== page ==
First mosquito control aerial spraying this season to occur in Queens nonresidential areas June 7-10

Photo courtesy of James Gathany/CDC

The New York City Department of Health and Mental Hygiene announced plans to conduct the first aerial larviciding treatment of the season across the city from June 7-10. The goal is to reduce the number of mosquitos throughout the summer by killing them before they become adults. Weather permitting, the larviciding will be done each day from 6 a.m. to 7 p.m.

By applying the EPA-approved pesticides VectoBac GS and VectoPrime FG to these mosquito breeding grounds, the number of these pests in the area is significantly reduced. These pesticides contain naturally occurring bacteria, ensuring they do not damage the marshes and wetlands. By reducing the amount of mosquito activity, the risk of people getting exposed to the West Nile virus also decreases exponentially as a result.

Numerous nonresidential areas of Queens are among the marshes and wetlands scheduled to be sprayed. These include the marsh areas of Alley Creek in Alley Pond Park, the abandoned Flushing Airport, Dubos Point and Edgemere Park, Brookville Park, Hook Creek Park, and Kissena Park.

Photo courtesy of the NYC Department of Health and Mental Hygiene

“As the days get warmer, many of us will be spending more time outdoors,” Health Commissioner Dr. Ashwin Vasan said. “To protect yourself from mosquito-borne illnesses, the Health Department will be conducting mosquito control events all summer long to keep New Yorkers safe.”

There have not yet been any cases of people contracting the West Nile virus from a mosquito in New York City this season, according to the Health Department, which monitors mosquitos carrying the virus. In warm weather seasons, mosquitos are capable of breeding in any still water that has been standing for over five days. Existing hot and wet weather conditions, like those in marshes and wetlands, can lead to a rise in the mosquito population.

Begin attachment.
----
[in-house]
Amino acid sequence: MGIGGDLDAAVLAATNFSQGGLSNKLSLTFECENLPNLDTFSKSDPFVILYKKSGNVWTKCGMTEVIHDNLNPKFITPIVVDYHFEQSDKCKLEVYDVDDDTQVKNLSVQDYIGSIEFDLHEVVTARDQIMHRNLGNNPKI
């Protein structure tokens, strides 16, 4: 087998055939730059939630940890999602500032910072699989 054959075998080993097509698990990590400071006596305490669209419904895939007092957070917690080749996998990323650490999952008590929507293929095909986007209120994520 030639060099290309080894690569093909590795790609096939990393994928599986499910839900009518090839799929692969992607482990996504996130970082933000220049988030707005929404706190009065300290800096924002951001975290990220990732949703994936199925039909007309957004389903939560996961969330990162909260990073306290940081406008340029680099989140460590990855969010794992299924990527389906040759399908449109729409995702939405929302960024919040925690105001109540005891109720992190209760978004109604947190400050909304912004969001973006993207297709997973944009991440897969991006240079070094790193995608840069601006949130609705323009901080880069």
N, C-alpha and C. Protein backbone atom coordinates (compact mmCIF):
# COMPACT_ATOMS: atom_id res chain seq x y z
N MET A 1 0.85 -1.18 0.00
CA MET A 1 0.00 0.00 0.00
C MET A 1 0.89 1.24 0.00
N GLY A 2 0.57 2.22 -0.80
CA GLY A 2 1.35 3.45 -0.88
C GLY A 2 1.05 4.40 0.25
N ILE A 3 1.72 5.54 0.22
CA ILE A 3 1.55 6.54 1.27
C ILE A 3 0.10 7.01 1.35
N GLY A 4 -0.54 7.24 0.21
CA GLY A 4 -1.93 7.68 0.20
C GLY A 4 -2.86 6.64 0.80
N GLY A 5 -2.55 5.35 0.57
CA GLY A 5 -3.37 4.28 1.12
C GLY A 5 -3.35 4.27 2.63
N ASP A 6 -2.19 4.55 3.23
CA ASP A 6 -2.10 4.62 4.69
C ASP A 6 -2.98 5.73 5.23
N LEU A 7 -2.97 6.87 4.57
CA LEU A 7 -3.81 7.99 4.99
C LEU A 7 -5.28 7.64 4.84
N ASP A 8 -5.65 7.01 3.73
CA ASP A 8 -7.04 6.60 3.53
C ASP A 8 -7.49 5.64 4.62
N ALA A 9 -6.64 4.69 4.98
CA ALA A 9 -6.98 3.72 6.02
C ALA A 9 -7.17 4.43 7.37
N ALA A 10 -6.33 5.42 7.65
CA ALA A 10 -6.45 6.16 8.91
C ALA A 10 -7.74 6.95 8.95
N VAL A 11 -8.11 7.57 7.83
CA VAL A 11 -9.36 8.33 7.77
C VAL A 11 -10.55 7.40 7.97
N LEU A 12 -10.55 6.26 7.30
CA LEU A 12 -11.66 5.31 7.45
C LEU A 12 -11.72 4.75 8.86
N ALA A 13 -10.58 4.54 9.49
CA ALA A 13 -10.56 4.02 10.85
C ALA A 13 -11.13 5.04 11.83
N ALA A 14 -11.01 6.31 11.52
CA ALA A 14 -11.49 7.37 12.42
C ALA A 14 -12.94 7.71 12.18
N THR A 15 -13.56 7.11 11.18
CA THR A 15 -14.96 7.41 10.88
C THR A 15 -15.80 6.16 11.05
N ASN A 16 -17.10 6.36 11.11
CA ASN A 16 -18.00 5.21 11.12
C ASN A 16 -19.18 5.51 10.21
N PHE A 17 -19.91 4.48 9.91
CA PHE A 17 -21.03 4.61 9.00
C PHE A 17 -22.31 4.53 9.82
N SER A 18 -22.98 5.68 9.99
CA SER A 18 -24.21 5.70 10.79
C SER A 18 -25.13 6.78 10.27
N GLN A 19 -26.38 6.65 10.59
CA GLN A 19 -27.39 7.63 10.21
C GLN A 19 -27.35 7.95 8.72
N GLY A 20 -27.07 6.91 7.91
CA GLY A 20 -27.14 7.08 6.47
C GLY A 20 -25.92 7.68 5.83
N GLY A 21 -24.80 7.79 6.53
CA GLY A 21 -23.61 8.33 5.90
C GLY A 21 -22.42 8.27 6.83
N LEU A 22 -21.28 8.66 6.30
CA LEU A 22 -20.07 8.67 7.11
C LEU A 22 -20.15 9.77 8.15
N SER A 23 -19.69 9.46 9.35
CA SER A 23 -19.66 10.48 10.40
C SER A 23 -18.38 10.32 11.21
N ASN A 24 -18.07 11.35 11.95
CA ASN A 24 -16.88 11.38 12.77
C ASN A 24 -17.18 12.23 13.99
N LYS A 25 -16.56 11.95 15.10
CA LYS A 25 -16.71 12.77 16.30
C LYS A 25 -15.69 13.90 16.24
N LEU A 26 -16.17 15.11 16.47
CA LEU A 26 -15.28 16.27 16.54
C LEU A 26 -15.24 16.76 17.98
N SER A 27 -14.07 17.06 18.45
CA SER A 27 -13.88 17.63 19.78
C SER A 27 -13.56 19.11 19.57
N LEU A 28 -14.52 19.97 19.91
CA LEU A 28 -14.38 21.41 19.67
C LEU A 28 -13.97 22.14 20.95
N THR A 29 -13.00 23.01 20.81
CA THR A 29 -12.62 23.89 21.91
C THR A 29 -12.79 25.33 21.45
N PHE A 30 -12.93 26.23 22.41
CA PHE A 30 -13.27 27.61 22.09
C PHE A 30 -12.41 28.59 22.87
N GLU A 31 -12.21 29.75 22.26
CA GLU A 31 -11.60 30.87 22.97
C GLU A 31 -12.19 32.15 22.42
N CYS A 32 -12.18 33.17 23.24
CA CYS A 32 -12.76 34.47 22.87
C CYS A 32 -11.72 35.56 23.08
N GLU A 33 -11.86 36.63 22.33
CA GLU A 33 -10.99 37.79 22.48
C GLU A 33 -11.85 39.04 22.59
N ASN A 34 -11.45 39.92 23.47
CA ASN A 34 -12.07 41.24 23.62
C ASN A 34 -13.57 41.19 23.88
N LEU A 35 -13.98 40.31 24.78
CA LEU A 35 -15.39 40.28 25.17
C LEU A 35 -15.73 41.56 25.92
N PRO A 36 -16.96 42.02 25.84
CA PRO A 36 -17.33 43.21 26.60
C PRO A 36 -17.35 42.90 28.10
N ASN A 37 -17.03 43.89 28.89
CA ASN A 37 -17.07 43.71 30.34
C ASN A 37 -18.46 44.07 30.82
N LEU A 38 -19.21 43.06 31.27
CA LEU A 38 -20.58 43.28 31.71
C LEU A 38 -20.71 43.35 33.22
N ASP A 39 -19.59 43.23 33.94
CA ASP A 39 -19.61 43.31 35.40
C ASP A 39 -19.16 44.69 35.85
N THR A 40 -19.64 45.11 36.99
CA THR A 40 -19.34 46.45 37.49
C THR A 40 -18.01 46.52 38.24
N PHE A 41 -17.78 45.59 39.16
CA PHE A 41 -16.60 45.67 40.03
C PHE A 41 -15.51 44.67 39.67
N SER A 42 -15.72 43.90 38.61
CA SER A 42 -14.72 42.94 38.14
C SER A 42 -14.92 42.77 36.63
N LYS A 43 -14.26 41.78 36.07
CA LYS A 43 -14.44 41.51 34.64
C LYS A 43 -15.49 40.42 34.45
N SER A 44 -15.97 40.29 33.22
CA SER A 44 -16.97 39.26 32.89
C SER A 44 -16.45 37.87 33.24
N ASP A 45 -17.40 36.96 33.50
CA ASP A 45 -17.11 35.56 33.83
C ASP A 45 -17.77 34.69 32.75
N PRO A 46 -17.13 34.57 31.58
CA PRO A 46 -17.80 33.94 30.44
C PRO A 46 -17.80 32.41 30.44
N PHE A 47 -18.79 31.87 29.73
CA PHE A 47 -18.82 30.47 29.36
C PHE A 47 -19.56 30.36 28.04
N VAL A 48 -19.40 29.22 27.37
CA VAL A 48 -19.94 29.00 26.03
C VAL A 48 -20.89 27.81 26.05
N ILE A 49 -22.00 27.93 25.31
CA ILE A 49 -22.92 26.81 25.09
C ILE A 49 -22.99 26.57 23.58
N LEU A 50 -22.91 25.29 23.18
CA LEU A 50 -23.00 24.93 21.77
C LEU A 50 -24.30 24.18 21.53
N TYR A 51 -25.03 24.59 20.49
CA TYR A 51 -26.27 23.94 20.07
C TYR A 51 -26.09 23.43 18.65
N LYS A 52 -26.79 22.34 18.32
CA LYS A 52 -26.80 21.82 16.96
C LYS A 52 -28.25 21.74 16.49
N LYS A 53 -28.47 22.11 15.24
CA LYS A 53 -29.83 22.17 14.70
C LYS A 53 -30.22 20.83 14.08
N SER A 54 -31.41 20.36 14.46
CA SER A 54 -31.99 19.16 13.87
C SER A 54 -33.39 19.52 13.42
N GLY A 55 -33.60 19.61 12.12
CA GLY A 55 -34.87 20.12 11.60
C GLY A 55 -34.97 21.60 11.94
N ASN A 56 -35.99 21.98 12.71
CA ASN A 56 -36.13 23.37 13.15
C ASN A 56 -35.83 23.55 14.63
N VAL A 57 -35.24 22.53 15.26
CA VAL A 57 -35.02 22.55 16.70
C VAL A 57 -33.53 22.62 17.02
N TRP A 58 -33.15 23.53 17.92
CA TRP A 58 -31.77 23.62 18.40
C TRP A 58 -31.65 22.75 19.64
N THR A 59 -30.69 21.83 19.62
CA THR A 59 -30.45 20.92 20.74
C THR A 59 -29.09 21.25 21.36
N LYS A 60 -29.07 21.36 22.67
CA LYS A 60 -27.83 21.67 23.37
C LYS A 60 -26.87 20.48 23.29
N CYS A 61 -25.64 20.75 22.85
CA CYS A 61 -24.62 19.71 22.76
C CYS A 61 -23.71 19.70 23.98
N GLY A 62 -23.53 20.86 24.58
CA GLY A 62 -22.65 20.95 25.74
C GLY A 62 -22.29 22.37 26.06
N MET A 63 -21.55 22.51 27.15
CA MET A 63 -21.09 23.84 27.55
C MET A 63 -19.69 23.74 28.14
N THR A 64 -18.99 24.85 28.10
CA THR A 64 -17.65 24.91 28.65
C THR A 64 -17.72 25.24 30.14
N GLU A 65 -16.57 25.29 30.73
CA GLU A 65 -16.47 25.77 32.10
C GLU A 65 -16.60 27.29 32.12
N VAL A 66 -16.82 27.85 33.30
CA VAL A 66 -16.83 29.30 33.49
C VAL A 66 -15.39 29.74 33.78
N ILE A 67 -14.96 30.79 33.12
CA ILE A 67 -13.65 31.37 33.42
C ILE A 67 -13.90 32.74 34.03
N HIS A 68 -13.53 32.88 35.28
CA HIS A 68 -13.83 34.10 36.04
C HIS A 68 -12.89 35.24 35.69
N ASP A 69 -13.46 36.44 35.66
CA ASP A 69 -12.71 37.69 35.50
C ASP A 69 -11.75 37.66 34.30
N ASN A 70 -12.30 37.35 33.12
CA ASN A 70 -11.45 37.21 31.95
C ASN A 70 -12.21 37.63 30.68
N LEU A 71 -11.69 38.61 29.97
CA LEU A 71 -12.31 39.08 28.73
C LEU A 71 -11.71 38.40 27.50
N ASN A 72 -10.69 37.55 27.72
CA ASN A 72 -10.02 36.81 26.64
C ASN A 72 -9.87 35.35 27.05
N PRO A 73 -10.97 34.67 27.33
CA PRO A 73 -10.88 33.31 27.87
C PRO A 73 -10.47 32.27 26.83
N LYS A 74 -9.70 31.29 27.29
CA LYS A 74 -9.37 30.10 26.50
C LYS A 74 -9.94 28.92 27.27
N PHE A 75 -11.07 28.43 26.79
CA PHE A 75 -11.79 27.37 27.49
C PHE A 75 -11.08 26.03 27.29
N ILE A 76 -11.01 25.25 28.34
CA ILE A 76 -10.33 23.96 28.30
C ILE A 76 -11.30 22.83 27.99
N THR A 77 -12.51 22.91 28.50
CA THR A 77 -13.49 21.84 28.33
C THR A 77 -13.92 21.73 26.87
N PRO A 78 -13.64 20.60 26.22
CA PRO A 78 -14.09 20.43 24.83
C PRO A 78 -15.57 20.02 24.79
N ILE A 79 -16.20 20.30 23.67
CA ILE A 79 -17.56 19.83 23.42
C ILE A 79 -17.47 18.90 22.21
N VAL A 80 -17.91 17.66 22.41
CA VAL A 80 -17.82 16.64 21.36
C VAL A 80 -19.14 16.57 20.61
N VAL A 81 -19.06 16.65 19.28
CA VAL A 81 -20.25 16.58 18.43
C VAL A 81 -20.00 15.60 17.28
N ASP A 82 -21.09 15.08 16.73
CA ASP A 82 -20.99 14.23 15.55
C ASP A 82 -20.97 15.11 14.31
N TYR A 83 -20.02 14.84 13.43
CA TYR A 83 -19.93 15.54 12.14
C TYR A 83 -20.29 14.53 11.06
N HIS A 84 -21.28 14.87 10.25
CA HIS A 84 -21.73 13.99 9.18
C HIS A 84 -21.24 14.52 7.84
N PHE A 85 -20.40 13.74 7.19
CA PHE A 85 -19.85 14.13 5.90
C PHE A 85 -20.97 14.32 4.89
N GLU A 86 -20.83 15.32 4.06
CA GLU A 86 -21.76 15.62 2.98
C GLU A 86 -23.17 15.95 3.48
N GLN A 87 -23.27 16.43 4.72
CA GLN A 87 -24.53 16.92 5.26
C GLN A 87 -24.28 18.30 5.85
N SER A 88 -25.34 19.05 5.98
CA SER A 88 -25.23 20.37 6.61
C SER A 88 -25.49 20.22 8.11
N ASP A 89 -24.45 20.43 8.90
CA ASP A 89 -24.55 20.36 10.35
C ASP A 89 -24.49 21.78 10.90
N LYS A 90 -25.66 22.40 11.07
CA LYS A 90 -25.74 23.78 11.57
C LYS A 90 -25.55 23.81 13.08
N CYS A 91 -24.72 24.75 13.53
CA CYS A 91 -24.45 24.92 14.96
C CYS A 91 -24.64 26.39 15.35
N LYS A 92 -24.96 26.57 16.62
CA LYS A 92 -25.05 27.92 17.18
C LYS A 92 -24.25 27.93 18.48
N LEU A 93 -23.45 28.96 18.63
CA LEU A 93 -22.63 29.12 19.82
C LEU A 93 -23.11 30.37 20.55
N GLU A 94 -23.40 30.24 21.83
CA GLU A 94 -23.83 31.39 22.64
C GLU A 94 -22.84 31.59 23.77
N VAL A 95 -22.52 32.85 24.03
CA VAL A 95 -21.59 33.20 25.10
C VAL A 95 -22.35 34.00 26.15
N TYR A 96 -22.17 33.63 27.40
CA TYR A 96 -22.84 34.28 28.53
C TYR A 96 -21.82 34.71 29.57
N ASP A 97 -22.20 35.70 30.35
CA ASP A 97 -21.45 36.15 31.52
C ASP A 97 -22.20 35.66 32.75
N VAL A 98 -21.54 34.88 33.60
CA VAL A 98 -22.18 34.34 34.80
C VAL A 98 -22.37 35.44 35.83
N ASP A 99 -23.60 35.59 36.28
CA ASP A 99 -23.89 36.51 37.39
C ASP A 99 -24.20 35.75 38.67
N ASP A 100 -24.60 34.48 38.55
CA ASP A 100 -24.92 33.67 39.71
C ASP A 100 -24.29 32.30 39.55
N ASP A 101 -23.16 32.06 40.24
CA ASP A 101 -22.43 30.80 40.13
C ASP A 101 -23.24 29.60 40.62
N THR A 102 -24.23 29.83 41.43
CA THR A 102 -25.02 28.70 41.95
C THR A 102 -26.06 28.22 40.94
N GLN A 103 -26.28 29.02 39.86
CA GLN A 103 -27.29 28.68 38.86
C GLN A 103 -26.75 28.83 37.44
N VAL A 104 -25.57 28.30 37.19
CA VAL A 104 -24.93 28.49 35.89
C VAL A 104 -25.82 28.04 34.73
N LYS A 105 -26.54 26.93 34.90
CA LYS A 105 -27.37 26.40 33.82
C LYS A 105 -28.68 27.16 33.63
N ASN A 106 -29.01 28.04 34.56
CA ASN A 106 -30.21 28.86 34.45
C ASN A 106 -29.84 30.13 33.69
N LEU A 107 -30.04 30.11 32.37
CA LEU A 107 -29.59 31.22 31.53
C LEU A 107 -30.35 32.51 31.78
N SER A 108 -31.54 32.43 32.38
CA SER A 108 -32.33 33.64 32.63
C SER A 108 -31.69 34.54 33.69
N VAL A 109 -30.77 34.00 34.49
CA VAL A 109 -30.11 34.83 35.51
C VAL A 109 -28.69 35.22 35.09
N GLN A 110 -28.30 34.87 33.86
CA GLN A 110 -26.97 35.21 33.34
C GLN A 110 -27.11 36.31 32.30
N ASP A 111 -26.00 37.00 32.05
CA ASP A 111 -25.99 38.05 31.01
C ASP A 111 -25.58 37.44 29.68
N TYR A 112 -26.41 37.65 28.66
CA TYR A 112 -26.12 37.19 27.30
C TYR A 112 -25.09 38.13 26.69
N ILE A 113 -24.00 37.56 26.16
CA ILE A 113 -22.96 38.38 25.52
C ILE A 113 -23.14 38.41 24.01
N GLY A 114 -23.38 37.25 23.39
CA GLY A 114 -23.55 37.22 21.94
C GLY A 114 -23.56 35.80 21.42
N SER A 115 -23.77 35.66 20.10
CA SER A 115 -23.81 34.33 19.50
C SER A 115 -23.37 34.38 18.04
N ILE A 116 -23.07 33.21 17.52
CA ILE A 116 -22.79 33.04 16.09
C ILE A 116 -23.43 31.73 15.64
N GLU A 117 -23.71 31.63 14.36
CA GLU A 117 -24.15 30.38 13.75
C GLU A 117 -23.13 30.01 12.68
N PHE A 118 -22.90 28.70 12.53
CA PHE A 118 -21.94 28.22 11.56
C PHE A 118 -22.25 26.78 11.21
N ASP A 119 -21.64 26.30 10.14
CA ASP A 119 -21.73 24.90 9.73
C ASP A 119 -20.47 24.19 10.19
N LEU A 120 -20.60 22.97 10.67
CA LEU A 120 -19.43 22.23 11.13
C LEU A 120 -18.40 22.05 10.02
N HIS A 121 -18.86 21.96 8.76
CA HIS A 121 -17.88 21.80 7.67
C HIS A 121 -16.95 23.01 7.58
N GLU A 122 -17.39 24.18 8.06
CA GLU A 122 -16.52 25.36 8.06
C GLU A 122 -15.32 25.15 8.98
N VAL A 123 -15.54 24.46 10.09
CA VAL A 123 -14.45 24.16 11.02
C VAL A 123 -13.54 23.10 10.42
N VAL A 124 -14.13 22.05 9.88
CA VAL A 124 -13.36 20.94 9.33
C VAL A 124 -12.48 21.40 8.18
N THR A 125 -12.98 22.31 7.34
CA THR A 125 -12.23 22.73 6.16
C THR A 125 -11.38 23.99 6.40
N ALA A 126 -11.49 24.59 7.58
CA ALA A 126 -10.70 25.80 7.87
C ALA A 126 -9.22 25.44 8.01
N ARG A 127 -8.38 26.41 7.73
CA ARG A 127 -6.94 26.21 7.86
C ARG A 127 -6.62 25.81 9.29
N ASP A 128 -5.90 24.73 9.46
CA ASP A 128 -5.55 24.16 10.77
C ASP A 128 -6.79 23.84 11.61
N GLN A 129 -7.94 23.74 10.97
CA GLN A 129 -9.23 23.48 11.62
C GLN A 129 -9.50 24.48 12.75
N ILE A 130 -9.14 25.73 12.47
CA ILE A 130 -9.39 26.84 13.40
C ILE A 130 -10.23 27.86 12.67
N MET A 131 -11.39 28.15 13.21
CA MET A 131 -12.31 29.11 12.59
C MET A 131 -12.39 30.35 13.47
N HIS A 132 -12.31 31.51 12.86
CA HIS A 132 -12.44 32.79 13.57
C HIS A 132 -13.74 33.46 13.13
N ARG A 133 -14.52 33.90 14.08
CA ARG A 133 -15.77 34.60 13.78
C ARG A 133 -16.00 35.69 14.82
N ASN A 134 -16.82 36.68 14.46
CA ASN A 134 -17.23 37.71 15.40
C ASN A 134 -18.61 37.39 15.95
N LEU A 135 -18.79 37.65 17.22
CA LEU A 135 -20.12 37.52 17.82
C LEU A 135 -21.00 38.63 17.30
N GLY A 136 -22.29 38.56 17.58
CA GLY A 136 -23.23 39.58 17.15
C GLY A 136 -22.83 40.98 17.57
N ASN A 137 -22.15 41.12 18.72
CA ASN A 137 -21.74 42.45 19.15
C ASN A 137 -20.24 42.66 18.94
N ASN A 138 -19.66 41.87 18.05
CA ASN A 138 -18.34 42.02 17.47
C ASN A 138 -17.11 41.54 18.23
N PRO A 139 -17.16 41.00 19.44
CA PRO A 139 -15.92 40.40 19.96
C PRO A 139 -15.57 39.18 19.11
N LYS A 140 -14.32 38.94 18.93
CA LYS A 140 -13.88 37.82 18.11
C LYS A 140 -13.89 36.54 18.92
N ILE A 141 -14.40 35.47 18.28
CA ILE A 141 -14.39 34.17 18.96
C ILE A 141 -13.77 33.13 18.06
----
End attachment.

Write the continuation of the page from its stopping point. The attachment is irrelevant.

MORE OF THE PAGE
While the Health Department notes that two days have been allotted for the aerial larviciding to be done, it is possible that these pesticides can be applied in a shorter period of time. In the event that poor weather prevents the helicopter from spraying the pesticides, the work would be done from June 12-14.

There are plenty of methods that the Health Department recommends people apply in order to reduce exposure to mosquitos further. This includes using an approved insect repellent containing DEET, picaridin, oil of lemon eucalyptus (not for children under three), or products that contain the active ingredient IR3535, making sure windows have screens that are without tears or holes, eliminating any standing water from a property and disposing of containers that can collect water, making sure roof gutters are clean and draining properly, cleaning and chlorinating swimming pools, outdoor saunas and hot tubs, keeping them empty or covered when not in use and drain water that collects in pool covers and wearing lightweight and light-colored long pants and shirts when in marshy areas.

For more information, visit the DOH’s page on mosquitoes.